by Archibald Alexander
"Bring the cloak that I left at Troas with Carpus when you come, and the books, especially the parchments." (2 Timothy 4:13)
When we consider how much good has been done by the published works of such men as Baxter, Owen, Doddridge, Alleine, Boston, Edwards, etc., we wonder that men gifted with a talent for writing attractively and powerfully, do not devote more of their time to the preparation of good books. But although, in theory, we acknowledge the all-pervading power of the press, yet the importance of the subject is not practically felt in all its momentous consequences. The man who is enabled to write a truly evangelical and useful book, or even a single tract of first-rate excellence, may convey the saving truth of the gospel to a thousand times more people than the living preacher can ever instruct by his voice. And hundreds of years after the death of the writer, the production of his pen may be but just commencing its career of usefulness, only to be terminated with the end of the world. Those men, therefore, who are blessed with the ability of producing one work of evangelical excellence, may be considered among the most highly favored of our race, and must enjoy a rich reward hereafter.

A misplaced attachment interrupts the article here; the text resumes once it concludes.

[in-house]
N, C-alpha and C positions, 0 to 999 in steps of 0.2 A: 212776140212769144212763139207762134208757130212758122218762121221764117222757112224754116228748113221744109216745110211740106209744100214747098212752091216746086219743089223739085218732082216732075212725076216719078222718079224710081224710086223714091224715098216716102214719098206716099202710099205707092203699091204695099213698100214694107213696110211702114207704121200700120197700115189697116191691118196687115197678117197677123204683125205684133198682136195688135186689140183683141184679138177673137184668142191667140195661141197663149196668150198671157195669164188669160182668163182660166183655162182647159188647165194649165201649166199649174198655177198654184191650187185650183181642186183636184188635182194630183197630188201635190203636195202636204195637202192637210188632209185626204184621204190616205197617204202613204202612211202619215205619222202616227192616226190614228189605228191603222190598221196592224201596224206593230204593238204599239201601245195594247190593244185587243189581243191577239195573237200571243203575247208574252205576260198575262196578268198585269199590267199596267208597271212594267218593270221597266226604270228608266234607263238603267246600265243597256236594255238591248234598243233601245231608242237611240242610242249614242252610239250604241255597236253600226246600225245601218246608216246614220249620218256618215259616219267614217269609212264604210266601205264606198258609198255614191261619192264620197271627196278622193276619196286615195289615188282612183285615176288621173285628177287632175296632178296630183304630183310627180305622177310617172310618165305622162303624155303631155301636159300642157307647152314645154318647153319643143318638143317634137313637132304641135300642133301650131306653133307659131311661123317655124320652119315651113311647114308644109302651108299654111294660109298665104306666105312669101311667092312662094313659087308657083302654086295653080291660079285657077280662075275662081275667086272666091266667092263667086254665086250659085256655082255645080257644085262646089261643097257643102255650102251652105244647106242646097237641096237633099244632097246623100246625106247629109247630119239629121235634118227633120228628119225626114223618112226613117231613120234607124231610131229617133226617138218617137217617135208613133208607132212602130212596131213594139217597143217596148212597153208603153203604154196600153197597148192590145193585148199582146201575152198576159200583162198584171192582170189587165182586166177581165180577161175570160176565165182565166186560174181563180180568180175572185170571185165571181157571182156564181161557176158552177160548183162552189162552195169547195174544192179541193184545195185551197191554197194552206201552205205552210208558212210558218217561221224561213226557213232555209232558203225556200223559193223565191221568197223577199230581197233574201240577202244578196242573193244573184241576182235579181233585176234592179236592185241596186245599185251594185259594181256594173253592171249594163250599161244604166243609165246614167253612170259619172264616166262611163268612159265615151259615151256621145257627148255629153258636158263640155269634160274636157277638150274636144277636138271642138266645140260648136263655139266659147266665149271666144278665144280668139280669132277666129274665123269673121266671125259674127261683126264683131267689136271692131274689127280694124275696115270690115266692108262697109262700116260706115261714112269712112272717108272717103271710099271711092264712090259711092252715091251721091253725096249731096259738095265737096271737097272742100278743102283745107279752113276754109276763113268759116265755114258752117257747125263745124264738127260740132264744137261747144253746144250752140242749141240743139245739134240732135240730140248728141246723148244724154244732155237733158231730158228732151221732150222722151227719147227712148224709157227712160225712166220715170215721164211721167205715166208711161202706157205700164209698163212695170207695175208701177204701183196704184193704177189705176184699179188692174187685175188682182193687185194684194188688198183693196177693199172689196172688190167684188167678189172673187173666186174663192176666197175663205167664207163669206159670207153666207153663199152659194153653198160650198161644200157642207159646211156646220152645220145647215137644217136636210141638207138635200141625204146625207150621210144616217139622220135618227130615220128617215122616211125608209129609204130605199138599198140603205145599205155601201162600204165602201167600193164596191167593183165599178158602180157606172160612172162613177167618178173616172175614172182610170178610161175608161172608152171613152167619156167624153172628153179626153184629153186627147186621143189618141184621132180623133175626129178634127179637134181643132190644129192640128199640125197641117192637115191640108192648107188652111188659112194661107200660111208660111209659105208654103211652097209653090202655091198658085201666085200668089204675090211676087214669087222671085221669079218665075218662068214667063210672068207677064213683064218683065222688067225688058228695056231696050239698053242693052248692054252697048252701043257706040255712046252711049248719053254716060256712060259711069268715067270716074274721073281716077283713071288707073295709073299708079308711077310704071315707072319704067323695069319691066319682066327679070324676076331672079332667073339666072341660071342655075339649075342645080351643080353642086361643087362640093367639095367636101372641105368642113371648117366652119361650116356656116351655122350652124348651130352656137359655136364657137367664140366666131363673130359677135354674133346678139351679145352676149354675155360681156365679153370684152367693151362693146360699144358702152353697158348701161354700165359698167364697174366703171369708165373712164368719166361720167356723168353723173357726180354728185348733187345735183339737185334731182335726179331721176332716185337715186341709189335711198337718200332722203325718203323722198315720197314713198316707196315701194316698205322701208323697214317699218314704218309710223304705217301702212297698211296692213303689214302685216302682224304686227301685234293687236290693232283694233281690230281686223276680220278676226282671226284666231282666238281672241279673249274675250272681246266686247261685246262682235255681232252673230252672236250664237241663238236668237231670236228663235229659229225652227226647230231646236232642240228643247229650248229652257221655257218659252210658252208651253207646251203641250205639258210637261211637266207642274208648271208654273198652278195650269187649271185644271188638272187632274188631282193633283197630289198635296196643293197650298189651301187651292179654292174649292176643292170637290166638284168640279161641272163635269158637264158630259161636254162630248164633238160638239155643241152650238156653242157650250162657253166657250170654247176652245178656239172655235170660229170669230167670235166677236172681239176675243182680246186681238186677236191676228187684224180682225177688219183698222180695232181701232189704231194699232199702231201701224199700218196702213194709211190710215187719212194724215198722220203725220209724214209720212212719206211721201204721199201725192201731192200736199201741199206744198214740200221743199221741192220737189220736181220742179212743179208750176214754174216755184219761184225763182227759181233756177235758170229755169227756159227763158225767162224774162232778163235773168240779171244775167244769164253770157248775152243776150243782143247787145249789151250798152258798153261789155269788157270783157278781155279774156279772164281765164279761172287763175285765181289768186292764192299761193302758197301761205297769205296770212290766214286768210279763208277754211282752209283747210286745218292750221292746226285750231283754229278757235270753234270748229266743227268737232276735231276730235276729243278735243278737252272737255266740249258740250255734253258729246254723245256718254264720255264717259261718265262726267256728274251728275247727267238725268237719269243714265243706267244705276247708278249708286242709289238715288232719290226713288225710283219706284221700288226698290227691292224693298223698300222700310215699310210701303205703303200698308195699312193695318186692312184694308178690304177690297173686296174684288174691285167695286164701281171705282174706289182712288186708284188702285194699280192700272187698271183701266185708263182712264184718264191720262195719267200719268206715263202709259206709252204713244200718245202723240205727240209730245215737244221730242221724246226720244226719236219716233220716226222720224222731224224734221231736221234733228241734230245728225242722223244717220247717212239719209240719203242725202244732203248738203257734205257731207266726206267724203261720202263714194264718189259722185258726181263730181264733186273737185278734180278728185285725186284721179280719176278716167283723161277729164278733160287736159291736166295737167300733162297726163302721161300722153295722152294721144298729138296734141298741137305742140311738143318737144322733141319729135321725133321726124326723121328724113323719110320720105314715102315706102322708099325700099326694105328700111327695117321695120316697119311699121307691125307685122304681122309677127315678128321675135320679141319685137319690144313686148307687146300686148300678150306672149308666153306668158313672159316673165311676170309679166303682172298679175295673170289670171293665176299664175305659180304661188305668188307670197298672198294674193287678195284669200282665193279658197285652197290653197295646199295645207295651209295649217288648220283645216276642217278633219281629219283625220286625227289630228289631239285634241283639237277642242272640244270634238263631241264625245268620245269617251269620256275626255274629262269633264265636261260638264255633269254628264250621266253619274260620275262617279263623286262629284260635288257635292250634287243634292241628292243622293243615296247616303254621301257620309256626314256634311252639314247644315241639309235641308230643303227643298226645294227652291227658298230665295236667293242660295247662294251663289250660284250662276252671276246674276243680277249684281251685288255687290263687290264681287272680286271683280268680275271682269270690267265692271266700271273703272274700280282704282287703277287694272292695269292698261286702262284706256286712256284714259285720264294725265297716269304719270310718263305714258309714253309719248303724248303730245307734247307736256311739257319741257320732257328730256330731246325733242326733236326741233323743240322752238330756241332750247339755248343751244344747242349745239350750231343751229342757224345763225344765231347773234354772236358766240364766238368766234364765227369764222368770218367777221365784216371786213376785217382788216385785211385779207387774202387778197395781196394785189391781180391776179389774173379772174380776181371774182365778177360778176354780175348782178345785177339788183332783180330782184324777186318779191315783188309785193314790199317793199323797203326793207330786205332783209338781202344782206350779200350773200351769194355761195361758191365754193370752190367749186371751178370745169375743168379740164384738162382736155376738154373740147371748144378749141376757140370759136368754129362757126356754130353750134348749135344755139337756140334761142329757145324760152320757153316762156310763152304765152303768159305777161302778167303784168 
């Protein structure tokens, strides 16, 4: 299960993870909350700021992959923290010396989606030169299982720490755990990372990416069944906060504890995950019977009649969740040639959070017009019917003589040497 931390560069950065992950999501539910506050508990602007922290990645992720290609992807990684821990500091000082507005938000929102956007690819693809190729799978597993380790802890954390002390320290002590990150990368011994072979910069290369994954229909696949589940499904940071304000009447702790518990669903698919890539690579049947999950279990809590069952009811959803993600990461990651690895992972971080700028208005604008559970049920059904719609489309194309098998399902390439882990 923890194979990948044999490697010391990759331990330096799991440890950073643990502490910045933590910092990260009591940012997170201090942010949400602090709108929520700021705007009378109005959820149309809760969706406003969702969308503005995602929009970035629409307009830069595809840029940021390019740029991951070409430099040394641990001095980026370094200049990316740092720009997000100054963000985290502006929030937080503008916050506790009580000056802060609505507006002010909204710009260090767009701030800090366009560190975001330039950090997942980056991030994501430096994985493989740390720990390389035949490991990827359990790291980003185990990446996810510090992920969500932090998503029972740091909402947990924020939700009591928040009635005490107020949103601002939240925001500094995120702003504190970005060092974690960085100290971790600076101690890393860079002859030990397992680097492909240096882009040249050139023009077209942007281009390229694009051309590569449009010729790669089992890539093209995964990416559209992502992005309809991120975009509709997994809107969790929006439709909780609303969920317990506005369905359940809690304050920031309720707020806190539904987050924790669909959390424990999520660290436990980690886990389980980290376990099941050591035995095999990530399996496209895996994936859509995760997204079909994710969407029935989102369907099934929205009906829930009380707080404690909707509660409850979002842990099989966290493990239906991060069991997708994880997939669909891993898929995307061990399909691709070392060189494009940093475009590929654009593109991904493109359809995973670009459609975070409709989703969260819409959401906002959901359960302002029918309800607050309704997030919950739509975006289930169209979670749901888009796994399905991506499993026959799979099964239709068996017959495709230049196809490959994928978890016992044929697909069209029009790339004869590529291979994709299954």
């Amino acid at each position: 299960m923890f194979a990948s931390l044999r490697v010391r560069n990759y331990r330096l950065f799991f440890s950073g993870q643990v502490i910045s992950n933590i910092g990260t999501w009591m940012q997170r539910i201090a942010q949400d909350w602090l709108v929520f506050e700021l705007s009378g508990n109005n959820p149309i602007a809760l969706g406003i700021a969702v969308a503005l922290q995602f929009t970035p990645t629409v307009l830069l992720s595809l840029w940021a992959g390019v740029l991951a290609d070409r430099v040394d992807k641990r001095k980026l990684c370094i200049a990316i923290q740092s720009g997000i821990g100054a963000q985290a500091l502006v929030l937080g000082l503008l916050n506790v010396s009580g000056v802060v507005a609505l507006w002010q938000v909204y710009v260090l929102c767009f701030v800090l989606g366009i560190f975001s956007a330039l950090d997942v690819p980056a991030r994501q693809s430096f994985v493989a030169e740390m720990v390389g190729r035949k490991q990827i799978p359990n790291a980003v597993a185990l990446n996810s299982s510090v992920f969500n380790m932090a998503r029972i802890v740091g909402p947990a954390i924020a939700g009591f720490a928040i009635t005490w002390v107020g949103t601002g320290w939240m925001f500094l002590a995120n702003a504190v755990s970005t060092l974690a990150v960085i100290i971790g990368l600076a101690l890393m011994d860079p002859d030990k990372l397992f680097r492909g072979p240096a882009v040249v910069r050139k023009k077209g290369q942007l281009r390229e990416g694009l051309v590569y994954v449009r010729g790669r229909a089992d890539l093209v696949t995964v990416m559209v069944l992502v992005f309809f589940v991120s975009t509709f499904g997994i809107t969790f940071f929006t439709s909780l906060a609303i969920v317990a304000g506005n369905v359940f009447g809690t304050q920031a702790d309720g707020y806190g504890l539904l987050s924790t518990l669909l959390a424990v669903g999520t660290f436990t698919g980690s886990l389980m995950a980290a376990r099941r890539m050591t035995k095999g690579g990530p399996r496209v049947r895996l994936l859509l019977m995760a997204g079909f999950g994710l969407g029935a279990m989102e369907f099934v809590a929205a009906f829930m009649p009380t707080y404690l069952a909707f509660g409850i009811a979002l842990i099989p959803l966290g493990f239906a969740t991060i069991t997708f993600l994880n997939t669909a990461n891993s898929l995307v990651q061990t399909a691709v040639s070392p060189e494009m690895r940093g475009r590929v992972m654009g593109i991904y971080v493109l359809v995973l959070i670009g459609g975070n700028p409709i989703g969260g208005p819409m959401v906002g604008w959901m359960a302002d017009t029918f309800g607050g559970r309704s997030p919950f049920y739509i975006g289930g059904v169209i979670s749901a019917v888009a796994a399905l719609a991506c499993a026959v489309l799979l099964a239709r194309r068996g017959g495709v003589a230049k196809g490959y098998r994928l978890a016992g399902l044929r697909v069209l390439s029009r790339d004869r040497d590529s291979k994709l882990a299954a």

The plan of first publishing important views of evangelical truth from the pulpit, and then from the press, with such changes as may serve to render them more popular, is a wise economy of time; and considering the incalculable power of the press, more of our learned and eloquent preachers should avail themselves of this method of benefitting the public, by diffusing abroad the precious truths of the gospel.